which leads to our second point

Desperate Prayer is Unwilling to Quit Praying before the Answer Comes

The words “day and night” mean the prayer of Nehemiah was constant. Now he wasn’t able to literally pray twenty-four hours a day, but the need of Jerusalem was constantly on his mind. And Nehemiah was committed to praying until God answered.

often the crisis situations of life are used by God to “test us” and see how long we will wait. Desperate prayer knows that there could be quicker fixes to the problems of life. But apart from Gods help, we have no hope.

Few things bring God greater Glory than a child who will cling to Him in prayer like Ruth did to Naomi. Who like Jacob will “not let go until you bless me.”

This prayer may take a long time to answer, but it’s definitely worth the wait.

I can remember being in a very bad traffic accident (my only one) after College. Standing on the side of the road looking at two totaled vehicles, I said with my lips what my heart was crying out. “Lord I can’t fix this.”

Out of all the prayers that God hears, I believe one of the most precious cries out “Lord I can’t fix this!” And refuses to quit until He does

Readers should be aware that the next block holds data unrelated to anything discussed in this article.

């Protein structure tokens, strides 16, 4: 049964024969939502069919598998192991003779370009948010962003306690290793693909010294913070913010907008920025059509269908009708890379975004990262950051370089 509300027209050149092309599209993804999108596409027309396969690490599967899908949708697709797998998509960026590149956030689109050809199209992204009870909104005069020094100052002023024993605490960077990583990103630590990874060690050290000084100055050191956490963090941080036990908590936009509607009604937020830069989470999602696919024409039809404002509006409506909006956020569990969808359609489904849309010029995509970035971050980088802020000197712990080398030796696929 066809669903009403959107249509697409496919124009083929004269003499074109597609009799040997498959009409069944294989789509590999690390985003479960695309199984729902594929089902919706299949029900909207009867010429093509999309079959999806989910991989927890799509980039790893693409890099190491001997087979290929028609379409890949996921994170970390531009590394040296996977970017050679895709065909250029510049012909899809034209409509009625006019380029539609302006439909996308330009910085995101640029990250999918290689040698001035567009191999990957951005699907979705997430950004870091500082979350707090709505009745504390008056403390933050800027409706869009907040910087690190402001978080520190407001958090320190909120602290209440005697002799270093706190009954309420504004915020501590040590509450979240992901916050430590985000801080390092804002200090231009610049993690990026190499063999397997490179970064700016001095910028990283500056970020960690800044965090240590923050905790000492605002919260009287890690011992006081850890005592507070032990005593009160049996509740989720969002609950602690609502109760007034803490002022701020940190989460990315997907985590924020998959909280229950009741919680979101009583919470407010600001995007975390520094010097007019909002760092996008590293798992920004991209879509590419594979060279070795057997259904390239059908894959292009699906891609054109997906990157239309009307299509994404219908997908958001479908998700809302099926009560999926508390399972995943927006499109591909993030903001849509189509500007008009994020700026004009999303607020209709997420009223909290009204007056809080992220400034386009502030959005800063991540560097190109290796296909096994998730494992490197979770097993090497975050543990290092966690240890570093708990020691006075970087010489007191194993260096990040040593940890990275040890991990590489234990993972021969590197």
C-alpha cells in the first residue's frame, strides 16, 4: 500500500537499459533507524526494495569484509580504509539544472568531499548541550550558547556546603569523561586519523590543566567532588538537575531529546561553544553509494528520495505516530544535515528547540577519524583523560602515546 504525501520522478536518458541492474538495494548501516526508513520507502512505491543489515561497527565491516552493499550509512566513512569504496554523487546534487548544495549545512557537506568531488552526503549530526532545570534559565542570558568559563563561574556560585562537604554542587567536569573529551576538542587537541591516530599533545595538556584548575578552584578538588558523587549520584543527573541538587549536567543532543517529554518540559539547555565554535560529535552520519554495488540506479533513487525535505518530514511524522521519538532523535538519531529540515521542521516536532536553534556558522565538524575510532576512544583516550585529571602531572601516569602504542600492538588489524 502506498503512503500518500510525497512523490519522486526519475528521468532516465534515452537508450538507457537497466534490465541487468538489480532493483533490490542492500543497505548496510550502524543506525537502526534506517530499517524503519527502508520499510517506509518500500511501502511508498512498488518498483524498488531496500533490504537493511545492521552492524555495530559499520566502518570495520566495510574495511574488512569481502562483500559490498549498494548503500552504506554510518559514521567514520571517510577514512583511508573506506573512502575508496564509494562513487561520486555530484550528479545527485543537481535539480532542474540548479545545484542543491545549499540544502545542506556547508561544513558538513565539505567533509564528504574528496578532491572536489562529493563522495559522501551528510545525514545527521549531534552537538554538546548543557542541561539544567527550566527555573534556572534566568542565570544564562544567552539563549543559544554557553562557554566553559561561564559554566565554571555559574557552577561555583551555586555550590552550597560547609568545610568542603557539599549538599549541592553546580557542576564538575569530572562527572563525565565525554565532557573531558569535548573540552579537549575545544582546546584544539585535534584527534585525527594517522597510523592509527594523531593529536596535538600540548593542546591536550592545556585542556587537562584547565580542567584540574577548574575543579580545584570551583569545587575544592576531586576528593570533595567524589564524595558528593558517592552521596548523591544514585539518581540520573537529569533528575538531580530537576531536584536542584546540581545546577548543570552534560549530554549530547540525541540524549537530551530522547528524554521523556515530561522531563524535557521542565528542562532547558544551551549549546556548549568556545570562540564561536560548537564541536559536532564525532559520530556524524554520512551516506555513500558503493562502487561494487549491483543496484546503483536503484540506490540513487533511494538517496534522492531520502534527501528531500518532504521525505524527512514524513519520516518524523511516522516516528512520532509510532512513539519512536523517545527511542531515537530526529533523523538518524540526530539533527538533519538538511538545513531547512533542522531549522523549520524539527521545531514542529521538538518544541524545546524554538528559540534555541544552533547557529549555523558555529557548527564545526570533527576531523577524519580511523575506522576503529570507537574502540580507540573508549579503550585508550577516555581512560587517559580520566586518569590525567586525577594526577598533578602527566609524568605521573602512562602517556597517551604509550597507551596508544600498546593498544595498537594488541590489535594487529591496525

From the Archives: Ready for the Storm

Originally written July 24, 2020

Yesterday morning a tropical storm warning was issued for Saint Vincent and the Grenadines, and by the early afternoon it was changed to a hurricane watch. Right now this isn’t too serious since if a hurricane hits it would be a category one which just means lots of rain and wind. However that doesn’t mean you don’t prepare for the worst.

By now I’ve been through enough tropical storms to know how to prepare for them:

  1. Set aside as much water as possible because thats usually the first thing that’s turned off
  2. Get enough food for at least a few days
  3. Keep your phone almost fully charged at all times and flashlights nearby [there will be a power outage]
  4. And be prepared to spend a few days mostly at home

The truth is things like this tropical storm don’t worry me too much because there is time to prepare for it. The storms that you should worry about are the ones that come without warning.

Saint Vincent and the Grenadines had a very heavy storm (it would probably be referred to as a tropical storm) shortly after Christmas in 2010. If I understand correctly, the storm came the day after Christmas without warning. Many people were celebrating with friends at the sea, or in town so when the storm came it caught everyone by surprise. Though property damage was done, the greatest effect was people didn’t have the necessary food, or water for days.

This led people to begin taking storm preparation seriously. They will catch rain water, fill barrels with tap water ahead of time, and make sure that extra food like canned goods is set aside. While experiencing my first tropical storm around four years ago, I was told to fill up buckets with water by seven or eight people!